Galeon To Become Epiphany + Extensions

The Galeon project has announced that they and Epiphany are now close enough that the extra features that Galeon provides can be implemented as Epiphany extensions, and so plan to move forward in that direction. They feel that this way would mean much less duplication of effort.

It’s not an easy thing to make such a decision – pride often keeps “my pet project” going for much longer than it should – and so I applaud the Galeon developers, and hope that the resulting browser(s) become better than the sum of the parts.

6 thoughts on “Galeon To Become Epiphany + Extensions

  1. Epiphany might also be default browser in the next Ubuntu release due to Firefox’s poor support for Linux and Gnome. Might want to improve that. :-/

  2. Tv: what evidence do you have that this idea is being seriously considered? And where’s the list of bugs Ubuntu want Firefox to fix?

  3. I think he’s talking about the following forum thread by no one in particular:

    And this wiki page by some (probably many) of the same no ones in particular:

    The end user-oriented complaints can be summarized in the following: no GNOME-integrated session saving, doesn’t follow some specific GNOME theming stuff (like icon/text setting), doesn’t respect GNOME global options like proxy settings, and (stretching slightly on “end user-oriented”) doesn’t follow HIG as well as Epiphany. The page is obviously set up by Epiphanyites who prefer it to Firefox; I went and did some small reorganization to emphasize that some of the Epiphany points weren’t all that relevant to end users, to provide a little counter-bias. :-) In all honesty, however, I don’t see the thoughts on this page actually leading anywhere substantial in the near future, so it’s not really worth worrying about. (I do happen to think making session saving work at least enough that the warning dialog doesn’t display would be useful, but it’s definitely not something that should be implemented just because of this wiki page containing a few Firefox cons.)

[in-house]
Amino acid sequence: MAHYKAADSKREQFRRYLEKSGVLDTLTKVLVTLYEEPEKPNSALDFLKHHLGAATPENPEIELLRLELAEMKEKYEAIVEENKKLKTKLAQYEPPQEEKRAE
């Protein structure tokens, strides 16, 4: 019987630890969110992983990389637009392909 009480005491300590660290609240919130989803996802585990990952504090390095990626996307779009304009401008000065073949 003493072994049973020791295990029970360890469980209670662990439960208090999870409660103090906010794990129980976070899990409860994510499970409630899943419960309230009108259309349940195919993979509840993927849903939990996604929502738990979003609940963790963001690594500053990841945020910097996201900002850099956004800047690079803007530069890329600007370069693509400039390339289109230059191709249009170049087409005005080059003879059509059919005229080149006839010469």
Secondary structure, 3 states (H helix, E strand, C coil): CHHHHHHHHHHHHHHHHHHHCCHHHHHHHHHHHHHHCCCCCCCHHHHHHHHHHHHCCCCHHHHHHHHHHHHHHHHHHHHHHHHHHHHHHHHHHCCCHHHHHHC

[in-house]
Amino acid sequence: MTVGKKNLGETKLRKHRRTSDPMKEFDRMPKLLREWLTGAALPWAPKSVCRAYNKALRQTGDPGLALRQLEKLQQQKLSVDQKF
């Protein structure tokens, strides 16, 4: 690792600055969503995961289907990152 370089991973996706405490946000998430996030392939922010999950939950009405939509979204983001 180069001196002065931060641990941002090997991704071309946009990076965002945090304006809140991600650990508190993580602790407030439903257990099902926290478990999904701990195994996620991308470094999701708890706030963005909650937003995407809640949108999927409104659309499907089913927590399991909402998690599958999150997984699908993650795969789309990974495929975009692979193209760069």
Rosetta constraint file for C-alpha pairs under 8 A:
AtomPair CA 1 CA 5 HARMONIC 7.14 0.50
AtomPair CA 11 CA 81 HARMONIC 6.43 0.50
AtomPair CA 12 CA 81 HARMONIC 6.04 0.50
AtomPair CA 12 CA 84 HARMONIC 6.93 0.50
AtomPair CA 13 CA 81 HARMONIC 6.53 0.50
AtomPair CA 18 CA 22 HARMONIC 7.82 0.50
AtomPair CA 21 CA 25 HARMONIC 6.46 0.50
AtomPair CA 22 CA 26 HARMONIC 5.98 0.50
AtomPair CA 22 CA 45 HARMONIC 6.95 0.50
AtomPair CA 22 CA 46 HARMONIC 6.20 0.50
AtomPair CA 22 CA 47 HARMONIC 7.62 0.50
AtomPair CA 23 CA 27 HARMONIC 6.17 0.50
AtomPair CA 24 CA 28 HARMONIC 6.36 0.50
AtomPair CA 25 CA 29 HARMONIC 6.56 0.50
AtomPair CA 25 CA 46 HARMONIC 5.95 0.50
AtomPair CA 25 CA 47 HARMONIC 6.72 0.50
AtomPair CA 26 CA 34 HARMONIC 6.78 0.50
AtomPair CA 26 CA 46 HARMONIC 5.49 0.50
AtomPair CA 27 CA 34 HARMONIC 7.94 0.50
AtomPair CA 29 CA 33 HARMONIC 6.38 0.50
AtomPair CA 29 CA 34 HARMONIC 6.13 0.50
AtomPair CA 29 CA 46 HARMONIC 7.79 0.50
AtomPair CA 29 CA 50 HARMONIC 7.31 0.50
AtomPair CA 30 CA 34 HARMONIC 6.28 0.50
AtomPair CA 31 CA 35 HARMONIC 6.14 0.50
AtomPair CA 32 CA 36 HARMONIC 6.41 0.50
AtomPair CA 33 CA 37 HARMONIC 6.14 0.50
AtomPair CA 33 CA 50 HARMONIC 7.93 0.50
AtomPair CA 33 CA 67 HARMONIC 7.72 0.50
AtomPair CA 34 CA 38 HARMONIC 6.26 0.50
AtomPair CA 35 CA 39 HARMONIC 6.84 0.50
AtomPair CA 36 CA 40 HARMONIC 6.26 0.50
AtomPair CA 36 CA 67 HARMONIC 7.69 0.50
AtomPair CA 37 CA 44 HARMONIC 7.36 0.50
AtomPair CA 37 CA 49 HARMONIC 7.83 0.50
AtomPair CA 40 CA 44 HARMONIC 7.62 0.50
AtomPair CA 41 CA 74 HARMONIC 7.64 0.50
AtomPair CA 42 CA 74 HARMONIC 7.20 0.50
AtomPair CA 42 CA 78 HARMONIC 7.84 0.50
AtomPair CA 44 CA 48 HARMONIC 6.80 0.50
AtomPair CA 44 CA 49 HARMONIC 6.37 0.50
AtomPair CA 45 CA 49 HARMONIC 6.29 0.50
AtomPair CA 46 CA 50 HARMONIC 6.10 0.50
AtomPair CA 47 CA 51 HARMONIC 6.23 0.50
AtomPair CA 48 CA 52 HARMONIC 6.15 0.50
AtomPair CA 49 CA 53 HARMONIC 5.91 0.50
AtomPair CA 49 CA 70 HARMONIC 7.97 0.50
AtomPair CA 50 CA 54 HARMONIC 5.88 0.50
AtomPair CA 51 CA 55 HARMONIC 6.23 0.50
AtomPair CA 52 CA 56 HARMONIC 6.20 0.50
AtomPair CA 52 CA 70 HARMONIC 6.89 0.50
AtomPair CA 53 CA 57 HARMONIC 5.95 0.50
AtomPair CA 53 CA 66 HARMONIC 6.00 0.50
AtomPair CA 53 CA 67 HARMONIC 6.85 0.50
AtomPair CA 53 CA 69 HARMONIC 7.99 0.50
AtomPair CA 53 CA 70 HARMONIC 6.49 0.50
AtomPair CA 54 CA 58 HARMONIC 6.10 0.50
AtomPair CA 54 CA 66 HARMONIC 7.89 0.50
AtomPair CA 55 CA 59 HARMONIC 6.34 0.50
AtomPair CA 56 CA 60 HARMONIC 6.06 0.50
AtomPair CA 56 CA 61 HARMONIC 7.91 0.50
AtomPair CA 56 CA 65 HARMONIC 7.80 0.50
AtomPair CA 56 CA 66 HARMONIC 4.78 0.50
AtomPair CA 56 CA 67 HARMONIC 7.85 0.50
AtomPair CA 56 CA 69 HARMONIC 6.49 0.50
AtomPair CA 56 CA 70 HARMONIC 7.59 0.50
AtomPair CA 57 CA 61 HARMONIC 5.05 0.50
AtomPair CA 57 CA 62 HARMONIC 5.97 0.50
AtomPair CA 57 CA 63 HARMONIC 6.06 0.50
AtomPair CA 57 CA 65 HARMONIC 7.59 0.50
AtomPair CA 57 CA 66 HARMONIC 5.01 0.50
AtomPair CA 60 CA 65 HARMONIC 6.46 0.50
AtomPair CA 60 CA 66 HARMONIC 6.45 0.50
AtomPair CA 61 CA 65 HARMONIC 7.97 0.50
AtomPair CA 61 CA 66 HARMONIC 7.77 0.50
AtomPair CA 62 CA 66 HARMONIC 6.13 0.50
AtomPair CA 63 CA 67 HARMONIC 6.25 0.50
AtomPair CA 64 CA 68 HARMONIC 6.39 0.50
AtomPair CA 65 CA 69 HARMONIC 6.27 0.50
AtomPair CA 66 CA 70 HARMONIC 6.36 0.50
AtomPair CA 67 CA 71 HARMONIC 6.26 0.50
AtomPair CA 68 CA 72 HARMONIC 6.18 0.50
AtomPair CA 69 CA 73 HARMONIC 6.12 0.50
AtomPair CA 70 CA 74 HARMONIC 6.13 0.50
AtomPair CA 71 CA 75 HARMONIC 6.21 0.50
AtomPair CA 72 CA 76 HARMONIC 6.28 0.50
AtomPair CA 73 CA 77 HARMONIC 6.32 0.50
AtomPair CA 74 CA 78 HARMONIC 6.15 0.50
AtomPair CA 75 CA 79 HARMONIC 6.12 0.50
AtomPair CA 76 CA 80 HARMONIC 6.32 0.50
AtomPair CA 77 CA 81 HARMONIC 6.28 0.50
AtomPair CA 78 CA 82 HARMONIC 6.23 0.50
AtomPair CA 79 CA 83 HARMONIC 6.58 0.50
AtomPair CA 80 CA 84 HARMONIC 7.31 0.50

4. Gerv, out of fear that this might happen I did some research, and found this Ubuntu wiki article. Apparently, during Breezy Badger development, there were talks of bumping Firefox off of Ubuntu’s blessed list of packages installed by default. It didn’t happen for that release, but there was signifigant support for it to happen. Apparently, the debate lives on today.